One of the world’s richest troves of Triassic-period fossils has been discovered in an area of Bears Ears National Monument that just lost its protected status, scientists announced Thursday. President Trump signed a proclamation in December that shrank the national monument by 85 percent.
The discovery of intact remains of crocodile-like animals called phytosaurs came to light this week when researchers announced it at the Western Association of Vertebrate Paleontologists conference at Dixie State University in St. George, Utah. Based on an initial excavation, the 70-yard-long site, its depth yet unknown, “may be the densest area of Triassic period fossils in the nation, maybe the world,” Rob Gay, a contractor at the Museums of Western Colorado, said in a statement.
In an interview, Gay, who led a team of researchers on last year’s expedition, called it the “largest and most complete bone bed in the state of Utah, and one of, if not the largest, anywhere in the United States.” He called the discovery of three intact toothy, long-snouted fossils from the period extremely rare, adding that the “density of bone is as high or greater than all the other Triassic sites in the country.”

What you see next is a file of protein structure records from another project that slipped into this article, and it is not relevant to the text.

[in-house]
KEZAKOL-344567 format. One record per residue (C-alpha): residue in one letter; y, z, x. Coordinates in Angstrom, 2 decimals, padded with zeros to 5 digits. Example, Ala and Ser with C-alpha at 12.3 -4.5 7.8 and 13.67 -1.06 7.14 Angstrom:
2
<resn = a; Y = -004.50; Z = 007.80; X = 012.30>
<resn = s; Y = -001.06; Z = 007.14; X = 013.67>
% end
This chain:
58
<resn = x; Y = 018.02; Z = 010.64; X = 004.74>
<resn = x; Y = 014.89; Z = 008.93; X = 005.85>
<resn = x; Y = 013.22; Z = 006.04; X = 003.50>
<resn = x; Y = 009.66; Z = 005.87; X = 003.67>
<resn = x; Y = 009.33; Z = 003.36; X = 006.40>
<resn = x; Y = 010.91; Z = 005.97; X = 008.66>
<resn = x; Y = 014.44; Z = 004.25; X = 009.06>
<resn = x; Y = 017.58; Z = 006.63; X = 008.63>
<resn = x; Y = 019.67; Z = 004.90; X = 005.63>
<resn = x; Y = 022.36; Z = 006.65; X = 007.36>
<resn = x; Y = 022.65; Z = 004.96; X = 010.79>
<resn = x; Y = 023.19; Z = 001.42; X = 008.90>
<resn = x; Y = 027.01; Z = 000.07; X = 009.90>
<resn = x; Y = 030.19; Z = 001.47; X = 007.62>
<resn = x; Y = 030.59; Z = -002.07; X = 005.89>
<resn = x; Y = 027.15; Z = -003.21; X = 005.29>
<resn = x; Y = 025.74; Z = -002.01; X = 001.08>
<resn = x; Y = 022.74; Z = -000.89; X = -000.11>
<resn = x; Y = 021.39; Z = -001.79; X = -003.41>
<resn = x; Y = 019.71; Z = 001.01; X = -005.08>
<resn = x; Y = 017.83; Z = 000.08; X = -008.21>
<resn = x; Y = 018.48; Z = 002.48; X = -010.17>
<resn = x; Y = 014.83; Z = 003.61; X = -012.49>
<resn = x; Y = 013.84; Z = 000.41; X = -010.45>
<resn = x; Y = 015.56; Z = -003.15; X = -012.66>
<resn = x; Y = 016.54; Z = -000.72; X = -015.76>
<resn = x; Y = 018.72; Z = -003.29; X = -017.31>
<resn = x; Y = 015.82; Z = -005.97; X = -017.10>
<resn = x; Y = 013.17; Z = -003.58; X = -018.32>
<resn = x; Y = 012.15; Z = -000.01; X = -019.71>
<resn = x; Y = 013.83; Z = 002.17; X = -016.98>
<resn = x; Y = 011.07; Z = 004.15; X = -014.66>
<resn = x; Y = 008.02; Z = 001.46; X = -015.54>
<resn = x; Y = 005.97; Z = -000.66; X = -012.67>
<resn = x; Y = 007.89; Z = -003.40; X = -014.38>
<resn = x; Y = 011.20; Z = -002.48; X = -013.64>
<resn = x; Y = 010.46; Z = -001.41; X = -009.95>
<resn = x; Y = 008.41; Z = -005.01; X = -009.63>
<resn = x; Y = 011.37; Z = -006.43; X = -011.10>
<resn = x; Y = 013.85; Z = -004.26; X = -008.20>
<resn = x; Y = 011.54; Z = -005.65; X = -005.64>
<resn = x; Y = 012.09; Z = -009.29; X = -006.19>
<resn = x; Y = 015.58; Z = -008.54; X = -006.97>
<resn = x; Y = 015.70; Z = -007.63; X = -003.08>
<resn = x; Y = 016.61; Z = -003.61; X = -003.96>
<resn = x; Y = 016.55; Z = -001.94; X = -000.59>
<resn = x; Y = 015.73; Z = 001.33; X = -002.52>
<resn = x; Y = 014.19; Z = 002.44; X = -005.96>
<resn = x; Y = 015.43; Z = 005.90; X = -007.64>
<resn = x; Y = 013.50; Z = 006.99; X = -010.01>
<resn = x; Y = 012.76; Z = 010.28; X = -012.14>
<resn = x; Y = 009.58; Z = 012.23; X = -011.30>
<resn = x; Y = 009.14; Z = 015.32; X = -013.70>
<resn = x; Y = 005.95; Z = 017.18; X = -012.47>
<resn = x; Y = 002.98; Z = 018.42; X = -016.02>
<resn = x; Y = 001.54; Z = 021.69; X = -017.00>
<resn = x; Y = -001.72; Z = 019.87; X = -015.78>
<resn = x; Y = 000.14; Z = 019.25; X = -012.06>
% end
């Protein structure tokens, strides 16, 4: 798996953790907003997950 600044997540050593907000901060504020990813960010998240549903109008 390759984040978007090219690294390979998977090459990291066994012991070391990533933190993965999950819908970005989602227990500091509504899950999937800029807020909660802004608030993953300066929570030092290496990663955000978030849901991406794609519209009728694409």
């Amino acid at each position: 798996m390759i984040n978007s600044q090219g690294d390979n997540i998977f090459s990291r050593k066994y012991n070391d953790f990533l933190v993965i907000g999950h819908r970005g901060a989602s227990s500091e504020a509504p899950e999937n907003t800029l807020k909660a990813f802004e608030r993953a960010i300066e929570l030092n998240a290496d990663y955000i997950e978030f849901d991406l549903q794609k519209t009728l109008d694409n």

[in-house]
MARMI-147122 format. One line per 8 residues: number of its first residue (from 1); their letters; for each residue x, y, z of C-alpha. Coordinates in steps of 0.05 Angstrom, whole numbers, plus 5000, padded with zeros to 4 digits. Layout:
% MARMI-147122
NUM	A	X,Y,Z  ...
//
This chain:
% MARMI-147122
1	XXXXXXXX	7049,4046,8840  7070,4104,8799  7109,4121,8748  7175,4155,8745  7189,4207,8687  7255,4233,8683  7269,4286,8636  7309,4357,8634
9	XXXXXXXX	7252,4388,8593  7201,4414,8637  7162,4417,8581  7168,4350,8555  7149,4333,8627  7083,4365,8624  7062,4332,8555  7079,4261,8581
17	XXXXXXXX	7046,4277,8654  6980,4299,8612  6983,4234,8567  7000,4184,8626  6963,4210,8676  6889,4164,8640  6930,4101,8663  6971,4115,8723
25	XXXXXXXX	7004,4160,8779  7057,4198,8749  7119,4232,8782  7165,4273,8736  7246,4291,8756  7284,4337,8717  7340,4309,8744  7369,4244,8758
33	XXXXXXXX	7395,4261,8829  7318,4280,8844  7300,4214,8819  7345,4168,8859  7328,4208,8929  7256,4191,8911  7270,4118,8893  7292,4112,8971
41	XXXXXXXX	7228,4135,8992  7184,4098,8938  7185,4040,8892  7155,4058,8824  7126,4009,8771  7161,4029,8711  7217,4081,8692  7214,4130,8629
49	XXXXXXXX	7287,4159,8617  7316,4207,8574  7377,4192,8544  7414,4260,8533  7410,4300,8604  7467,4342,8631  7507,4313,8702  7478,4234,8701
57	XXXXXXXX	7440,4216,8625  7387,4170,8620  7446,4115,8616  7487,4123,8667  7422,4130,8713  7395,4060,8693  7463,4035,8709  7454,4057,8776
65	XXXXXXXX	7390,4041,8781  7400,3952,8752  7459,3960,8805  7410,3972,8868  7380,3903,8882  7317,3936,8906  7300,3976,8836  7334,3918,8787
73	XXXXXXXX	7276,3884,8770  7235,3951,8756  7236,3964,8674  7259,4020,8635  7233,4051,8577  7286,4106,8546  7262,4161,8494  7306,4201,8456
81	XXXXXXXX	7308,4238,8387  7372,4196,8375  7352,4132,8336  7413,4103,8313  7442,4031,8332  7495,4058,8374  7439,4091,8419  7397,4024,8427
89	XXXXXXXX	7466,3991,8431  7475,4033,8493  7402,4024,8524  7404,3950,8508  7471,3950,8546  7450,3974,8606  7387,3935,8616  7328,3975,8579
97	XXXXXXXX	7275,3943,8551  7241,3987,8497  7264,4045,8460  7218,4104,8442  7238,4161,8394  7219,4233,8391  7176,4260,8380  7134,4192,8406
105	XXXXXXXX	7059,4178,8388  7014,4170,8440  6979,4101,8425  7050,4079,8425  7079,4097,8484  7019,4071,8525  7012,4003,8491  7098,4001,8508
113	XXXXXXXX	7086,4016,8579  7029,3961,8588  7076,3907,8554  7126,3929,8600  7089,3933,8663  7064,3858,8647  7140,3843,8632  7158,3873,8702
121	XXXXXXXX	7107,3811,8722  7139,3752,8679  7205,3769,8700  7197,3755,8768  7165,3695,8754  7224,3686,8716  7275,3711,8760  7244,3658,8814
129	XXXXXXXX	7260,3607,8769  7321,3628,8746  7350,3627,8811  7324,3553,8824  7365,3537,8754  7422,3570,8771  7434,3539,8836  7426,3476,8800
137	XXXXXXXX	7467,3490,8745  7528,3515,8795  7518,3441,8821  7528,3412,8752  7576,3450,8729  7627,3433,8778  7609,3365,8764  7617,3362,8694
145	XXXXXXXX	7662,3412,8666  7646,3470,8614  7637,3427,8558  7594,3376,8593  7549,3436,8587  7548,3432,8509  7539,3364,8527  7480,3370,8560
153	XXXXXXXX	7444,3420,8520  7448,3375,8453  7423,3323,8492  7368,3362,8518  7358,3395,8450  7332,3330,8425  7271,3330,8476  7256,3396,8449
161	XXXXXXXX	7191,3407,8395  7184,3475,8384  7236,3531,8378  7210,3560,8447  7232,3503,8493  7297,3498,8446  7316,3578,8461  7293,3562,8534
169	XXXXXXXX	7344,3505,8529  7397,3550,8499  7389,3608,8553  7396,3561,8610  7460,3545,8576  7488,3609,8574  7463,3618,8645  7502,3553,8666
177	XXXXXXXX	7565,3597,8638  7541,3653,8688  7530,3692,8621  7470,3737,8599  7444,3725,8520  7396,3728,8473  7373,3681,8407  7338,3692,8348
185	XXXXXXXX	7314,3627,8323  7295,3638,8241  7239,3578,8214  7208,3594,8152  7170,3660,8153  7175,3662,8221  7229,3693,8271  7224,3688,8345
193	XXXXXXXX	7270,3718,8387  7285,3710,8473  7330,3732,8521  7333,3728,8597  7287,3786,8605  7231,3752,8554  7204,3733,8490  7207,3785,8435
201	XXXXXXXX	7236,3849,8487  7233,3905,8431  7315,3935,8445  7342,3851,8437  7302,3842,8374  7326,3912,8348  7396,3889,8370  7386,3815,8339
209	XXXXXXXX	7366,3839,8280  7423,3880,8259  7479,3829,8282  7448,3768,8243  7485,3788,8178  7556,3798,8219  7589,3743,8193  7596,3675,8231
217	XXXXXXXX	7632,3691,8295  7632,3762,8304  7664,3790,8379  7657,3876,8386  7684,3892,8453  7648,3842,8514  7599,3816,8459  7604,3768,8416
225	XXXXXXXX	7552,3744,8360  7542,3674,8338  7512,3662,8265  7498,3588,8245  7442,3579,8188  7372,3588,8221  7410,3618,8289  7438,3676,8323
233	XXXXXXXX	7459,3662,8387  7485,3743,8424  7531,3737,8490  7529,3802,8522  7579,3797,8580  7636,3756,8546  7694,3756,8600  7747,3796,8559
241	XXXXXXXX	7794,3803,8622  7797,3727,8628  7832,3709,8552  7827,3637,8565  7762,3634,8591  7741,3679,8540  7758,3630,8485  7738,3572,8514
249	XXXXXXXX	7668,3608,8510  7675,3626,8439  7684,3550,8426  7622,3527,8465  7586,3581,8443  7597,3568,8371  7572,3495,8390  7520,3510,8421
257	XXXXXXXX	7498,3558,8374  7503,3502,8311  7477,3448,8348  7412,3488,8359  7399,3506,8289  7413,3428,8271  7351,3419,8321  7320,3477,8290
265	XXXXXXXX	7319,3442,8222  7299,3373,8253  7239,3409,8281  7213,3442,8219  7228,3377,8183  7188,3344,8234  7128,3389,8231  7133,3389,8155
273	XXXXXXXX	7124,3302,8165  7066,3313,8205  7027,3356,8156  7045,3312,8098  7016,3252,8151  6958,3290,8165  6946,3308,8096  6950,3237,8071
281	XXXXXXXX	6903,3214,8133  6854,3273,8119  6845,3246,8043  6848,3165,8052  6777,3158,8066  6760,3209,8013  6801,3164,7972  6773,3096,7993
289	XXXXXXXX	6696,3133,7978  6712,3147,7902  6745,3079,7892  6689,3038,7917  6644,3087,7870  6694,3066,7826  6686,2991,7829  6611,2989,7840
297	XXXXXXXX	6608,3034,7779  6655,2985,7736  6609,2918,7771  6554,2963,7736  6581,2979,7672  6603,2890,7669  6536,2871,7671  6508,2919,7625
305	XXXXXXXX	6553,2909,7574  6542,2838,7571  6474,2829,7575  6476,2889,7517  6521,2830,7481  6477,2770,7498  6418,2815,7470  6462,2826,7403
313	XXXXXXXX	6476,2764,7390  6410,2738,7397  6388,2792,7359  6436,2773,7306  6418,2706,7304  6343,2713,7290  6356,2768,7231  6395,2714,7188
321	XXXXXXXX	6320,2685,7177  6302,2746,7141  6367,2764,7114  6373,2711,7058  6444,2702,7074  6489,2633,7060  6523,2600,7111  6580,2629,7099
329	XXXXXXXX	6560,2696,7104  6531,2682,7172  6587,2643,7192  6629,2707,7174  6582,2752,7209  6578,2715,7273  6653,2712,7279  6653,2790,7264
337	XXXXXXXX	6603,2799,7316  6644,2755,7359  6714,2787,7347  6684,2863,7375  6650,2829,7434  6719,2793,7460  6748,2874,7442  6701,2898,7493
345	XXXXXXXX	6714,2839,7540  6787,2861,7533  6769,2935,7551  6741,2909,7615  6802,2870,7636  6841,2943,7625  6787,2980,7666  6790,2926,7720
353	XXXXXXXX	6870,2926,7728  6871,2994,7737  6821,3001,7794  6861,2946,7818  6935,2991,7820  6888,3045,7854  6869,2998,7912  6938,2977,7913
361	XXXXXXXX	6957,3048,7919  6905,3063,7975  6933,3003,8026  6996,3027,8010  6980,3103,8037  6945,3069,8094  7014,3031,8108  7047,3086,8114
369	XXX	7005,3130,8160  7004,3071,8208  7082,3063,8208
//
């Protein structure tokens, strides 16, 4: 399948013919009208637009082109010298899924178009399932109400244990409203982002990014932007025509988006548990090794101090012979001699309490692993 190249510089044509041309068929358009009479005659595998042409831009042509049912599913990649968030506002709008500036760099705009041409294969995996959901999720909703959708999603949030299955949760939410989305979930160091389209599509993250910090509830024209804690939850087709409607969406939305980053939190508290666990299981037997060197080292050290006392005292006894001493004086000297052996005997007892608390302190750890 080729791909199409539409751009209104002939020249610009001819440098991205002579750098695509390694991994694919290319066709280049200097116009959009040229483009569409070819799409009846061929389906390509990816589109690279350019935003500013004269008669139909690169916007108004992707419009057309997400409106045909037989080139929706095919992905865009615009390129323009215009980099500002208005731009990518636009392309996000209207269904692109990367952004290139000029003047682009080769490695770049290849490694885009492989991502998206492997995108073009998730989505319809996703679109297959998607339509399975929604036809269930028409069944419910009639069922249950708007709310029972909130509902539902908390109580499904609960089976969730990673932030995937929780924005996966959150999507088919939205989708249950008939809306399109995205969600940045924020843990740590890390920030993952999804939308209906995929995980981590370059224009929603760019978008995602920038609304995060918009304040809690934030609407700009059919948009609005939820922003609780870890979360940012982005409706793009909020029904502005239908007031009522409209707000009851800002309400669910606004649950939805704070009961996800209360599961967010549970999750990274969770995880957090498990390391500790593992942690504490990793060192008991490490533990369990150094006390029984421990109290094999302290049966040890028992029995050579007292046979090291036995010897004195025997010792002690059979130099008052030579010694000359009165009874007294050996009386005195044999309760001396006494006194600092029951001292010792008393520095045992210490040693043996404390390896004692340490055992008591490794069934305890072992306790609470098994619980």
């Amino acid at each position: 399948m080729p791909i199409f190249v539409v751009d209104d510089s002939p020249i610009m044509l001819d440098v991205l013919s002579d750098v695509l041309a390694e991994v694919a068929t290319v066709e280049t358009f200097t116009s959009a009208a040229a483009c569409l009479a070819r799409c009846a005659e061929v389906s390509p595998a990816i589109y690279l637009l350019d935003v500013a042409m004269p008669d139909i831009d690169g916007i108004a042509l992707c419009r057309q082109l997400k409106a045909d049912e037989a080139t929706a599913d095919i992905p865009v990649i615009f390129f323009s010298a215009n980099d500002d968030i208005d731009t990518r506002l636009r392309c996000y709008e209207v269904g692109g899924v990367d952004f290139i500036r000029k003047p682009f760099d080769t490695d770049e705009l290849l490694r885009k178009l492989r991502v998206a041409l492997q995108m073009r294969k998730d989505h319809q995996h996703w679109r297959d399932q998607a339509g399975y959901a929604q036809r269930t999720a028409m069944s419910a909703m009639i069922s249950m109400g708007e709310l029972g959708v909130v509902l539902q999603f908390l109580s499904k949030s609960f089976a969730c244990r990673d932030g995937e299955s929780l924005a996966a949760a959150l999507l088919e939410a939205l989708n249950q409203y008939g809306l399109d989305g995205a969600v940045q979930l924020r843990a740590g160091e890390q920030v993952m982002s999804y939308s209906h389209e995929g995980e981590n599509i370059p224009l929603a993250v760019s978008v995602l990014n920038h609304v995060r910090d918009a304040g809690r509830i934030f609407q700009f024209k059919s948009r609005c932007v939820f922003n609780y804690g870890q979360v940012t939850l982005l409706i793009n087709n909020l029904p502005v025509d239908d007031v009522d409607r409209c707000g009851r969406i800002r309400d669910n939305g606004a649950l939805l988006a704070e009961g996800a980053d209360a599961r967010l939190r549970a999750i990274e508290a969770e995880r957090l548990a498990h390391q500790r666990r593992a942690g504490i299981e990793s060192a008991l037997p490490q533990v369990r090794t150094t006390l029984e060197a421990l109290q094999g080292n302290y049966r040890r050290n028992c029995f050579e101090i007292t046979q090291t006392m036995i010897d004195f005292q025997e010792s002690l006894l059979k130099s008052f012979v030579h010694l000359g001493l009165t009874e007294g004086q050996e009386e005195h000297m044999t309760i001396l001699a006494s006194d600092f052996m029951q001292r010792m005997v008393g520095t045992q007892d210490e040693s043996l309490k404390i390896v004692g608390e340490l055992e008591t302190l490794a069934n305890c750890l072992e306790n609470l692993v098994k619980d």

The fossil bed is part of the Chinle Formation, ancient river and flood plain deposits that run through the center of the original monument President Barack Obama designated in December 2016. But that sedimentary rock also contains uranium, which made it more commercially attractive than other parts of Bears Ears.
In December, The Washington Post reported that the firm Energy Fuels Resources lobbied Interior Department officials to shrink the boundaries of the monument, in part to allow the company greater access to areas where it held uranium mining rights. Trump’s Bears Ears proclamation, which took effect Feb. 2, cut more than 1 million acres from its original 1.35-million-acre expanse. A separate proclamation reduced another national monument in Utah, Grand Staircase-Escalante, by about 800,000 acres.
Other large Triassic-period fossil discoveries have been made in Texas, Arizona and New Mexico, so a find as far north as Utah is significant, Gay said. The Triassic period took place immediately after the first mass extinction on Earth, between 251 million and 199 million years ago, and phytosaurs evolved alongside other species that emerged after roughly 95 percent of the previous species had perished.
Phytosaurs are not considered dinosaurs, Gay said, but “seeing how these animals were able to live in northern parts of the continent might give us some idea of how dinosaurs were able to survive … and take over the world.”
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SOURCE: The Washington Post, Darryl Fears and Juliet Eilperin